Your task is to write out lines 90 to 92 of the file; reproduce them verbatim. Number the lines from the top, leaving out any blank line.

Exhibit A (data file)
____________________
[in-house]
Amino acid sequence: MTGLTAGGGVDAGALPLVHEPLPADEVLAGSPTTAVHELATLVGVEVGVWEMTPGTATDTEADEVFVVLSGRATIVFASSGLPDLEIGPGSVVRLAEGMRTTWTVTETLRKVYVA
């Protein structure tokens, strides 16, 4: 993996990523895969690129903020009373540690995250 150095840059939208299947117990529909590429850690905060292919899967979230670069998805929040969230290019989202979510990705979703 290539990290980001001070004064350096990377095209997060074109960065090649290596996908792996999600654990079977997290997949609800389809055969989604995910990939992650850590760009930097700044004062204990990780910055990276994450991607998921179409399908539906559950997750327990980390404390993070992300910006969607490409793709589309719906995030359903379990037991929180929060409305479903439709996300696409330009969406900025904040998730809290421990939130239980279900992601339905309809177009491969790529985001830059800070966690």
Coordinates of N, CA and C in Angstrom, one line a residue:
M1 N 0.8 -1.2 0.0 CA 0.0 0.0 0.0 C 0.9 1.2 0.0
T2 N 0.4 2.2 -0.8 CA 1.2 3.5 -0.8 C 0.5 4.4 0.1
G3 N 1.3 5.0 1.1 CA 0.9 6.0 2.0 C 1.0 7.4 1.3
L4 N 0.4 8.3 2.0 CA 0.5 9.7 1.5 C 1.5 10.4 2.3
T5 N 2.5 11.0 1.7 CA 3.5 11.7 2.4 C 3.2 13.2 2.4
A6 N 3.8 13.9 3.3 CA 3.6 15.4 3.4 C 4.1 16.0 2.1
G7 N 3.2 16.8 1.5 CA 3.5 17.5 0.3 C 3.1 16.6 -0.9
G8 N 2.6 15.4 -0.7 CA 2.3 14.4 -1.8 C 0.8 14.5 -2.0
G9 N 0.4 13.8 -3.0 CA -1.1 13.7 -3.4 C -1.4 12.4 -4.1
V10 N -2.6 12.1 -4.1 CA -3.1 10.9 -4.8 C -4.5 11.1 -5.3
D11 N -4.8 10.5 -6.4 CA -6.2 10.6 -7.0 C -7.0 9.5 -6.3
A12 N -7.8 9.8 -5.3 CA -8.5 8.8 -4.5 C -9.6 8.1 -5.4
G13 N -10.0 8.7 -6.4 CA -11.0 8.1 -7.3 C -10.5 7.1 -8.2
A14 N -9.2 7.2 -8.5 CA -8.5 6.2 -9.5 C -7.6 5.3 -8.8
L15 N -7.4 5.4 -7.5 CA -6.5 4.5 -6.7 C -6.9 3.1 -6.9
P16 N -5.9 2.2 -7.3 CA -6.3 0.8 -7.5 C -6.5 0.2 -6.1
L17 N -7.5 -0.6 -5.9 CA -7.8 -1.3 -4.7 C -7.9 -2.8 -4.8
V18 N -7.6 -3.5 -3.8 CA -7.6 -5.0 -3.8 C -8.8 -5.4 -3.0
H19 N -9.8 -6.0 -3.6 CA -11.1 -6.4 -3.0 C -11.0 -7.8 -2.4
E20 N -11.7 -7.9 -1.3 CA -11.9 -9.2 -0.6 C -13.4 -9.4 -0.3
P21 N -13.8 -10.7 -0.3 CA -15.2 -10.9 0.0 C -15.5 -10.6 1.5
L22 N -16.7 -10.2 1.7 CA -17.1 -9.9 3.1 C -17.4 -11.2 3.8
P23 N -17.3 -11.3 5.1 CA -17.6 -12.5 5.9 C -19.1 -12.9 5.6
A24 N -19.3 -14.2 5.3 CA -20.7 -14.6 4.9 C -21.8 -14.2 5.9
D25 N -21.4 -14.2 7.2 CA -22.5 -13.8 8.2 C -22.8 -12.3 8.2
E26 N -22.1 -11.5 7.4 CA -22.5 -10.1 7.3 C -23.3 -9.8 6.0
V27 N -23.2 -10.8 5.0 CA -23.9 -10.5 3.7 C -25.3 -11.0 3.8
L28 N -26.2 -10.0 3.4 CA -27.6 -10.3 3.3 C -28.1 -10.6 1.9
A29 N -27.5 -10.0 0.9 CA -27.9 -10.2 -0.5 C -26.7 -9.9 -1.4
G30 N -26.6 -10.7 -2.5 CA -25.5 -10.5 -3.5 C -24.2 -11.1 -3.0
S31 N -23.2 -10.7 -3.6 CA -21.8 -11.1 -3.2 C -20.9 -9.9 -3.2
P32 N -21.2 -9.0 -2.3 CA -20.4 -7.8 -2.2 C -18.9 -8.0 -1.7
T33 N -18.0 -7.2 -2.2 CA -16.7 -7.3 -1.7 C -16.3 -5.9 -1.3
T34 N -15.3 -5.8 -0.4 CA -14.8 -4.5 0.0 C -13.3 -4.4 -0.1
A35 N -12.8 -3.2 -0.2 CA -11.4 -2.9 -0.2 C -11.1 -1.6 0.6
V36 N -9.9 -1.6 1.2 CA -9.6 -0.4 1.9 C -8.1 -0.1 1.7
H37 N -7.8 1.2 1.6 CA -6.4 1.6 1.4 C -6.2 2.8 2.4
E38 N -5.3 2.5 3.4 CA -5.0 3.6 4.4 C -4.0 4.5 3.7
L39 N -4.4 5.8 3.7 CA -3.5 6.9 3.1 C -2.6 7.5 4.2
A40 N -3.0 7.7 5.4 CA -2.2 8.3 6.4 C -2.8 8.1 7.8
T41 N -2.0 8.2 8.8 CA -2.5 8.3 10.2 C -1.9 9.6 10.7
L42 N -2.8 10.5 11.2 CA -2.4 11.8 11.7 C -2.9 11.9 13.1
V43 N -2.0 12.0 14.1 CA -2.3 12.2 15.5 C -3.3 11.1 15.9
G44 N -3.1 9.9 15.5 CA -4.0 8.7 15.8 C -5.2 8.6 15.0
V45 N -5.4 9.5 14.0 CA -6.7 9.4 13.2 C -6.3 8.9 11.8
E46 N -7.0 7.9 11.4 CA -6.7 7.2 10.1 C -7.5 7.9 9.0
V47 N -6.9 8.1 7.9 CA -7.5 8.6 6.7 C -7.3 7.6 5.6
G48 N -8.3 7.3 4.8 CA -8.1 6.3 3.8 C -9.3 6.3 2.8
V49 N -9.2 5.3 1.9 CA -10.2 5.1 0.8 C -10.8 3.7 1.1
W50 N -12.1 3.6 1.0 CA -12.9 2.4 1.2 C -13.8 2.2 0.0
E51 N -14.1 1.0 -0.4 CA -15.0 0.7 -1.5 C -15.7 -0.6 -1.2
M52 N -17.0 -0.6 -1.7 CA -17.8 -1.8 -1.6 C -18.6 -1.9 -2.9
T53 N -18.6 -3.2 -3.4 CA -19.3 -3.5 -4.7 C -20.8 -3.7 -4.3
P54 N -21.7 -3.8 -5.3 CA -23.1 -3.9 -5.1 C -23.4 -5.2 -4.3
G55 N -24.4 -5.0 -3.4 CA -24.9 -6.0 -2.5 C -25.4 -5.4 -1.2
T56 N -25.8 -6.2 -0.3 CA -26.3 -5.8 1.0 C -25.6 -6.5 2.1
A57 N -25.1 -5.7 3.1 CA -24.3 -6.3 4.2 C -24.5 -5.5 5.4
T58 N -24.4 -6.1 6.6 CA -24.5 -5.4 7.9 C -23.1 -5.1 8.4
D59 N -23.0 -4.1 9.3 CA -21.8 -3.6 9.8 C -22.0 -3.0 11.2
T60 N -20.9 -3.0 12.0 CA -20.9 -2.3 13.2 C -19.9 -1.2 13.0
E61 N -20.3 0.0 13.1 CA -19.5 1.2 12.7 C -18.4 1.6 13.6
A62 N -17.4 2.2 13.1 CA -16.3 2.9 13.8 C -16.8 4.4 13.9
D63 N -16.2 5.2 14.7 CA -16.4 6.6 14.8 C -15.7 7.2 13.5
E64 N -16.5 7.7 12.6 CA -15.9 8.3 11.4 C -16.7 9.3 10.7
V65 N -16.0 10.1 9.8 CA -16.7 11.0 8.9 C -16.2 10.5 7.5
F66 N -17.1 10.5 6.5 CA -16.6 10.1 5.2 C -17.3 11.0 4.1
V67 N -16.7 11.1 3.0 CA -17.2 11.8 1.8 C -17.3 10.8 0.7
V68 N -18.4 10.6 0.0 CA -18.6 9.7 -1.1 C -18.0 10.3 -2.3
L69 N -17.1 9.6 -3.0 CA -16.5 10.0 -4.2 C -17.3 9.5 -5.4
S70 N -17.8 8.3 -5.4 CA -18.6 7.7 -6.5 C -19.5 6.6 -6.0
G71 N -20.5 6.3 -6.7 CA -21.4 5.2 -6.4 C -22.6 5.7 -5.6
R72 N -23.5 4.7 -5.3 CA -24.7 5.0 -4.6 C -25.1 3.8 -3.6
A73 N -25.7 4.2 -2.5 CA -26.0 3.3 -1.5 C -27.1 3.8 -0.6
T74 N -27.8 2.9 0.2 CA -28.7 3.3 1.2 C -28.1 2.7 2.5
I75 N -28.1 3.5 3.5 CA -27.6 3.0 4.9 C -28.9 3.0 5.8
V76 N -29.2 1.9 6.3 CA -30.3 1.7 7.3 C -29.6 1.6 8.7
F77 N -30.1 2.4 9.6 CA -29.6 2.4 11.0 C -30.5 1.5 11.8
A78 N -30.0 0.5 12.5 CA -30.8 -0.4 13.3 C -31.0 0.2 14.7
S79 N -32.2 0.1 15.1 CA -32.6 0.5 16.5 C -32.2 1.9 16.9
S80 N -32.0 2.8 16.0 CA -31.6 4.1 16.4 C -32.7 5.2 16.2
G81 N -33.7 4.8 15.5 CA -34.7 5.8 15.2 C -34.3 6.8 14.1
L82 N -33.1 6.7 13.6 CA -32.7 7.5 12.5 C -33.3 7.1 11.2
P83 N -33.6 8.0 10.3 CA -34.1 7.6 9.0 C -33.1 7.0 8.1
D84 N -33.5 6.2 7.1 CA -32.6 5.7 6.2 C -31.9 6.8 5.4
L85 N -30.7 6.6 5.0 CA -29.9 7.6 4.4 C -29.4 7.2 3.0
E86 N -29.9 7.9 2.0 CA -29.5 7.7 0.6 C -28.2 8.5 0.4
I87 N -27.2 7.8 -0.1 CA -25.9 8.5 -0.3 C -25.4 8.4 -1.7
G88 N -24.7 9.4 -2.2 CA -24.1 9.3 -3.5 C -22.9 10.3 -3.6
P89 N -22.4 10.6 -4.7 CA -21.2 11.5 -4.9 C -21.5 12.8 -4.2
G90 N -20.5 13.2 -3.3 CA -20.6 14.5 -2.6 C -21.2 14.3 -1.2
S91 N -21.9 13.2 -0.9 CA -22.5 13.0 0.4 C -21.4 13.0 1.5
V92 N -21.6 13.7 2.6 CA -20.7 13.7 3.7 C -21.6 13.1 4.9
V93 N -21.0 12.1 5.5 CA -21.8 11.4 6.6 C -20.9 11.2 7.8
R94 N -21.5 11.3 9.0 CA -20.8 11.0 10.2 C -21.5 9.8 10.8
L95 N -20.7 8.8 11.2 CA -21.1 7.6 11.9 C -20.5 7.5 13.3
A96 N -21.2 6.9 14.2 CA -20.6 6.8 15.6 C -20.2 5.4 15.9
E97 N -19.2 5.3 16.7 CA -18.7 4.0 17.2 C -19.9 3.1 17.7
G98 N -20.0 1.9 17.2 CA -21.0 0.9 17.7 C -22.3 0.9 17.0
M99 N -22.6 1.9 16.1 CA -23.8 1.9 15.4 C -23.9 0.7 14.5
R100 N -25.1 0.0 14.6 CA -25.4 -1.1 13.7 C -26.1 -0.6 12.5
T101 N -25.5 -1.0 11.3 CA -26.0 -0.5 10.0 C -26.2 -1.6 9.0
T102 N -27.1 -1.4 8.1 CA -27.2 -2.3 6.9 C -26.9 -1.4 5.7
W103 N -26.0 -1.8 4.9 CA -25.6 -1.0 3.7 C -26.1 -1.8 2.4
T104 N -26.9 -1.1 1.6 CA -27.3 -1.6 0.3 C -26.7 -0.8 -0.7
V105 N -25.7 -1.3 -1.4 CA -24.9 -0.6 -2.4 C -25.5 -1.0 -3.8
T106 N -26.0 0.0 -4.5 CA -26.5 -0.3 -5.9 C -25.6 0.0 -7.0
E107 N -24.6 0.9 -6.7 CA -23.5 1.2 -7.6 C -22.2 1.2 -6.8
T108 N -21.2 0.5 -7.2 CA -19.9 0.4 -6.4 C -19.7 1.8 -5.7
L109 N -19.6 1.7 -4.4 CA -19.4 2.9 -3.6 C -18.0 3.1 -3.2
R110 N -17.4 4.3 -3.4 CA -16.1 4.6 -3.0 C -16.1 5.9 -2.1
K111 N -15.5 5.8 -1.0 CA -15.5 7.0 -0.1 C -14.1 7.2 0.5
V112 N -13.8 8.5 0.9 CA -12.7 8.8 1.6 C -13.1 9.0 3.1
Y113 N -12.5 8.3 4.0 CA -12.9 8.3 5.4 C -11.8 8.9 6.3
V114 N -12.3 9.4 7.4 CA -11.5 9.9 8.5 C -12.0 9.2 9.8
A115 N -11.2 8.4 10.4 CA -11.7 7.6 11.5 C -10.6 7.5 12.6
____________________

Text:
E86 N -29.9 7.9 2.0 CA -29.5 7.7 0.6 C -28.2 8.5 0.4
I87 N -27.2 7.8 -0.1 CA -25.9 8.5 -0.3 C -25.4 8.4 -1.7
G88 N -24.7 9.4 -2.2 CA -24.1 9.3 -3.5 C -22.9 10.3 -3.6